Massachusetts Institute of Technology

Cambridge, MA

Cross-pollinating ideas in applied mathematics

The MIT chapter of the Society for Applied and Industrial Mathematics (SIAM) welcomes undergraduate and graduate students interested in applied mathematics and computational science.

Join our mailing list for seminars, workshops, and more!

Recent + Upcoming

February 3-4, 2024

Global Energy Monitor Hackathon

co-organized with Earth Hacks

Using energy data from Global Energy Monitor, students took on two challenges: 1) global power plant mapping for community empowerment and 2) analysis of solar potential and reality. Representatives from Global Energy Monitor and SIAM alumni mentored participants. Check out the challengeshere!

November 2, 2022

SIAM Seminar & Coffee Hour
Polymer graphs inspired by state machines and tools for polymer informatics

Nathan Rebello

The popular SMILES grammar, or Simplified Molecular-Input Line-Entry System, encodes the exact structural connectivity of a small molecule graph as a single compact linear string. The SMARTS grammar, or SMILES Arbitrary Target Specification, enables users to query these graphs for patterns or substructures. Pattern search in small molecule graphs has been crucial to advancing many scientific, engineering, and commercial applications, including database representation and virtual screening, drug design, structure-to-property relationships, reaction prediction, property prediction, and machine learning applications. Polymers are large stochastic molecules consisting of many repeating units and are found in everywhere from the nylon in our clothing to the PVC in our shoes. Because polymers are stochastic, deterministic small molecule graphs cannot be used to describe them. At MIT, the BigSMILES line notation was created to extend SMILES to encode polymers as ensembles of molecules with a single linear string. In this talk, I will discuss efforts in my PhD to develop graphs for polymers inspired by finite state machines, a new grammar for querying macromolecules, and a depth-first search algorithm. In these graph representations, the cycles in the graph are the repeat units and the non-cyclic elements are the endgroups. This search language allows the user to search functional groups, localize searches to the repeat units, search repeat unit cycles, including logical searches of repeat units, and query the location of the cycles in the graphs, classifying the topology of the polymer. Using these algorithms, chemists can understand how microstructure and topology influence a material’s properties, and design and manipulate stochastic structures with desirable patterns with feasible synthesis routes. With this work, big data and machine learning in polymer informatics and materials science will advance in the same way SMARTS has for small molecules.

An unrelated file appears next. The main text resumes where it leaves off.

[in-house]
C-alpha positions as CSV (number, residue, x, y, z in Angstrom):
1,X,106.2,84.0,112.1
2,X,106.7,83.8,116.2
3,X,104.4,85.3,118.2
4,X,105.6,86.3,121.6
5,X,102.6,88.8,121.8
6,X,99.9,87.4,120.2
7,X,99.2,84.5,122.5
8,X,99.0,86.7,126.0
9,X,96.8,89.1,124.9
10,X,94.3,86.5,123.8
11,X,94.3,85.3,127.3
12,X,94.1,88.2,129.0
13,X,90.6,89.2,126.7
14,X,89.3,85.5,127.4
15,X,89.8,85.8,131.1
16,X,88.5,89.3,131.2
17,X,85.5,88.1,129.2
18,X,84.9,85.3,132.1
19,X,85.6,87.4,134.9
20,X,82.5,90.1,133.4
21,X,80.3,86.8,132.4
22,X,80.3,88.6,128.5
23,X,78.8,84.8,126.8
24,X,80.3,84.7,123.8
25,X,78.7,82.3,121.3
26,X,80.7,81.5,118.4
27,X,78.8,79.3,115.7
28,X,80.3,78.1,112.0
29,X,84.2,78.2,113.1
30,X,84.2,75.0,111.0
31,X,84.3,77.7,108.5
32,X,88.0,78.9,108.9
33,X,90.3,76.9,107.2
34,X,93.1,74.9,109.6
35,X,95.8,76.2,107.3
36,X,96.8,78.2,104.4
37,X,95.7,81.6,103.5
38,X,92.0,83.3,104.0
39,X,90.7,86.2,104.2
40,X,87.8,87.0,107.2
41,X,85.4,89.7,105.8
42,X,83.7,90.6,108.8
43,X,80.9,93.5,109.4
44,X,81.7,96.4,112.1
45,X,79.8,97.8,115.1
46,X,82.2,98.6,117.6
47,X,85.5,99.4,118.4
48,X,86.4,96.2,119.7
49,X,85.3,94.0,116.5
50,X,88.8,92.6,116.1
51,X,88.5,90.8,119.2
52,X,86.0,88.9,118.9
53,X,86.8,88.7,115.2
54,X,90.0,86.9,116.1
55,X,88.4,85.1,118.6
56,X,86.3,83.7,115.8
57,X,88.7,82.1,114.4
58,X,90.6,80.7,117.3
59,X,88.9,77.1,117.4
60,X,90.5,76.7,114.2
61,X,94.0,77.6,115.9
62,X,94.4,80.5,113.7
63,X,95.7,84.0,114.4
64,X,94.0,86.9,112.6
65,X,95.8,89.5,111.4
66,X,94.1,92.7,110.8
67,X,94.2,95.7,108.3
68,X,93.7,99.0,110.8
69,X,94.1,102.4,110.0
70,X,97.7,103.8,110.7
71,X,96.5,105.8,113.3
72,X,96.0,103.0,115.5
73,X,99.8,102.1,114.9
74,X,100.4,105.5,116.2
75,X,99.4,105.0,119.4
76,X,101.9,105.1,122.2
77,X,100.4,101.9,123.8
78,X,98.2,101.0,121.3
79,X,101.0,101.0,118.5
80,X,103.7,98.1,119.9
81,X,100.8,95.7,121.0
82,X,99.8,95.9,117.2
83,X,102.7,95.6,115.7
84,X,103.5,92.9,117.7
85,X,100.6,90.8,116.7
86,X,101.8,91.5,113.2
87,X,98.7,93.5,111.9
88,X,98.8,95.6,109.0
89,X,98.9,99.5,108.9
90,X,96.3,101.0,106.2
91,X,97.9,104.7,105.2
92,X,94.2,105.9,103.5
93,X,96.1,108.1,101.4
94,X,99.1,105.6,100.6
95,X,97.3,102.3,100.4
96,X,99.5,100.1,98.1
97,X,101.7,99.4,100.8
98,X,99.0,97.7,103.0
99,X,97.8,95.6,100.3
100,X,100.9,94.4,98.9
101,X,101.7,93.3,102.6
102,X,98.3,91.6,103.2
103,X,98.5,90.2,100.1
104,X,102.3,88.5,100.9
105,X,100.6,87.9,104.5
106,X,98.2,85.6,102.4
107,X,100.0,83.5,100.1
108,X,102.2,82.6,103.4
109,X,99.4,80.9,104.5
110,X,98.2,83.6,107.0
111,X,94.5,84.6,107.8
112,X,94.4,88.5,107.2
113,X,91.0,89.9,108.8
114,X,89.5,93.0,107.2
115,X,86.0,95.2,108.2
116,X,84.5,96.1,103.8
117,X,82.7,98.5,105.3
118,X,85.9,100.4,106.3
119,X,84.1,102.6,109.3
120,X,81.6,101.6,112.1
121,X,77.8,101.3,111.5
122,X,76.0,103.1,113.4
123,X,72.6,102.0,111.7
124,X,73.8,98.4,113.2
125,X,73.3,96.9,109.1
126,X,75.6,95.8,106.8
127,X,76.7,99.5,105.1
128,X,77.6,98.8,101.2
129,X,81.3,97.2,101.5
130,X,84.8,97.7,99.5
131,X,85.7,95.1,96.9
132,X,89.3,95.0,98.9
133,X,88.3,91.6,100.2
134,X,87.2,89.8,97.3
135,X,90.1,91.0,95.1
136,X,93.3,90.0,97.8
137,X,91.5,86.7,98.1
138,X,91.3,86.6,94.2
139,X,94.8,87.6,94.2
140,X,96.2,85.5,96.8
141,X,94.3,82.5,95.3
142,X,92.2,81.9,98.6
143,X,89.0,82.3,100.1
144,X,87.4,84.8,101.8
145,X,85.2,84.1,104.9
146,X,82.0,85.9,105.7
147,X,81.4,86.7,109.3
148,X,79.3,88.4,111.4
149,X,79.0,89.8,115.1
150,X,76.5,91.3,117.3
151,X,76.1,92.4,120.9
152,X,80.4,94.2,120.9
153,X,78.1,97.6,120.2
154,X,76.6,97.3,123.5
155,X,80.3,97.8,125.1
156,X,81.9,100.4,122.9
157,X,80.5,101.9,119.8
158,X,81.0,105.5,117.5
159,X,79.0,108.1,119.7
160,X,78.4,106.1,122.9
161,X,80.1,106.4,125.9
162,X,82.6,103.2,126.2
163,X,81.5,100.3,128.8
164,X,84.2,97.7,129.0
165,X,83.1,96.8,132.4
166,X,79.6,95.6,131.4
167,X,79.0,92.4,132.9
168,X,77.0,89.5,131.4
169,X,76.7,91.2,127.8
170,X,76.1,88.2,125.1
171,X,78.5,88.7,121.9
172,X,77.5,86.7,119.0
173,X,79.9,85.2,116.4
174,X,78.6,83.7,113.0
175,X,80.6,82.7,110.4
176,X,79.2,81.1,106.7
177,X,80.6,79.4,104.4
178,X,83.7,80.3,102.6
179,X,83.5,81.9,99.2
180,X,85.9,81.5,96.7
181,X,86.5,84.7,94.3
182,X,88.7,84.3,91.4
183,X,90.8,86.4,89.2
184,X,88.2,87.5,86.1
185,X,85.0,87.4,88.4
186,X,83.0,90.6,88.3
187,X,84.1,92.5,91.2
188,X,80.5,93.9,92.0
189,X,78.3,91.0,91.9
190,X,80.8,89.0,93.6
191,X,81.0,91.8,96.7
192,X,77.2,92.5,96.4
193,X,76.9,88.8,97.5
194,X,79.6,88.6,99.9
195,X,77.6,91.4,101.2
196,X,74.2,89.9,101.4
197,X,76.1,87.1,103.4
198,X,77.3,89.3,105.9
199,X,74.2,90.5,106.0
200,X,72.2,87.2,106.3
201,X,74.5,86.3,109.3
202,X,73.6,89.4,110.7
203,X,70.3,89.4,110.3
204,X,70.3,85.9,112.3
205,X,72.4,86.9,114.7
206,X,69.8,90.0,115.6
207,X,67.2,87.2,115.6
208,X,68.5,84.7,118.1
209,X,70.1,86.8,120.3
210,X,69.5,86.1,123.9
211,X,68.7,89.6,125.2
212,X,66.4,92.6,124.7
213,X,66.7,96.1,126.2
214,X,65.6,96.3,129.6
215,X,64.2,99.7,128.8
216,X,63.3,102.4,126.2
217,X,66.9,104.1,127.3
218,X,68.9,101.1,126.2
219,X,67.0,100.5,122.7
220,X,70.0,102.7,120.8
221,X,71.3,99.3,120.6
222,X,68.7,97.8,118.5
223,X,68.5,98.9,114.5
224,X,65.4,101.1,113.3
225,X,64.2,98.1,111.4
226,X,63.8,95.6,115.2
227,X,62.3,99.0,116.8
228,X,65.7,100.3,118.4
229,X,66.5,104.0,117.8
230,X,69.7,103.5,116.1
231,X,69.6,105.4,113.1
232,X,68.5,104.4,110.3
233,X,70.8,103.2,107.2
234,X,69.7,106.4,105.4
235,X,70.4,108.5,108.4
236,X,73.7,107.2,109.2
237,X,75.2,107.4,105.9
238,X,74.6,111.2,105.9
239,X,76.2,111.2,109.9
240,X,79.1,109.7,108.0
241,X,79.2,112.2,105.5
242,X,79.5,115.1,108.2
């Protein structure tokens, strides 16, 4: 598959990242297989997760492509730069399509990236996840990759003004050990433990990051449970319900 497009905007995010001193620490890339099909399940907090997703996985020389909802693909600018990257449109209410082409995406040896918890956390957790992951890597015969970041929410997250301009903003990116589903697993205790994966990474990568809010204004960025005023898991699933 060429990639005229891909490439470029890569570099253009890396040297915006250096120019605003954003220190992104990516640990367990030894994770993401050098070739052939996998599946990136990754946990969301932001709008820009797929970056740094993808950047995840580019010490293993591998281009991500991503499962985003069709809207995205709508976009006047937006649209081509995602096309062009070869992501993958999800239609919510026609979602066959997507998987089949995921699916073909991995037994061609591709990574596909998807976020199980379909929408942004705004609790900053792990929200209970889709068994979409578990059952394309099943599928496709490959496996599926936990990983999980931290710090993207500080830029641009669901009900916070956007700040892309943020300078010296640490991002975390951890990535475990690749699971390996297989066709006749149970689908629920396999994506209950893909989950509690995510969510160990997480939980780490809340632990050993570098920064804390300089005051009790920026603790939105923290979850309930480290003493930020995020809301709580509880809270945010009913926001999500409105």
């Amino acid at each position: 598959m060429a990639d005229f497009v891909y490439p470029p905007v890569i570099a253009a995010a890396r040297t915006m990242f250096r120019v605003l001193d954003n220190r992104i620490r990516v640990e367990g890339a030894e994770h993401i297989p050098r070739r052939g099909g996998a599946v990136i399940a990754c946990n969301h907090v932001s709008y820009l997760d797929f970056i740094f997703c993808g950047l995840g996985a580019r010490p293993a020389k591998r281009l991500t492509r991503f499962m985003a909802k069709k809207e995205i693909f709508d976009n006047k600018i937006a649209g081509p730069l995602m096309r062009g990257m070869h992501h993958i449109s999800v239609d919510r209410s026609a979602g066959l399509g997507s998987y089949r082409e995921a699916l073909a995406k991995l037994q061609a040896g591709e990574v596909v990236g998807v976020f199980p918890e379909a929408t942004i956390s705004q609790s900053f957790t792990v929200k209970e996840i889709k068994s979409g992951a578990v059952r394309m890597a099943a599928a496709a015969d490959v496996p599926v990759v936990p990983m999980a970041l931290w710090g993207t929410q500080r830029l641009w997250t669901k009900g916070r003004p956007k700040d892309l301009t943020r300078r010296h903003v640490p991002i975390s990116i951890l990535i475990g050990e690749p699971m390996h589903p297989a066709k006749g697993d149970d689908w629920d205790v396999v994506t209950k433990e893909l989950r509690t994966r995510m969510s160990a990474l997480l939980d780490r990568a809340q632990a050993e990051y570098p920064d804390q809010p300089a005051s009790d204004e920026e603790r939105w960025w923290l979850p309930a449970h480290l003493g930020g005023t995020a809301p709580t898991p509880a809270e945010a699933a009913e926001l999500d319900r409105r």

March 30, 2022

SIAM Seminar
Capturing missing physics in climate models using neural differential equations
Symmetric Binary Perceptron Model: Algorithms and Barriers

Ali Ramadhan

Even with today's immense computational resources, climate models cannot resolve every cloud in the atmosphere or eddying swirl in the ocean. However, collectively these small-scale turbulent processes play a key role in setting the Earth's climate so we need to represent them well to make accurate climate predictions. Climate models attempt to represent unresolved scales via surrogate models known as parameterizations. Unfortunately, these parameterizations have limited fidelity and can exhibit structural deficiencies. I'll demonstrate how neural differential equations (NDEs) can be constructed to obey known physics (using DifferentialEquations.jl and Flux.jl) and trained on high resolution fluid-dynamical simulations of the ocean (generated using Oceananigans.jl) to remain stable and more accurately represent the effects of turbulent processes than existing parameterizations. I'll also discuss the range of possibilities we are now exploring for data-driven climate model parameterizations with NDEs in the Julia ecosystem.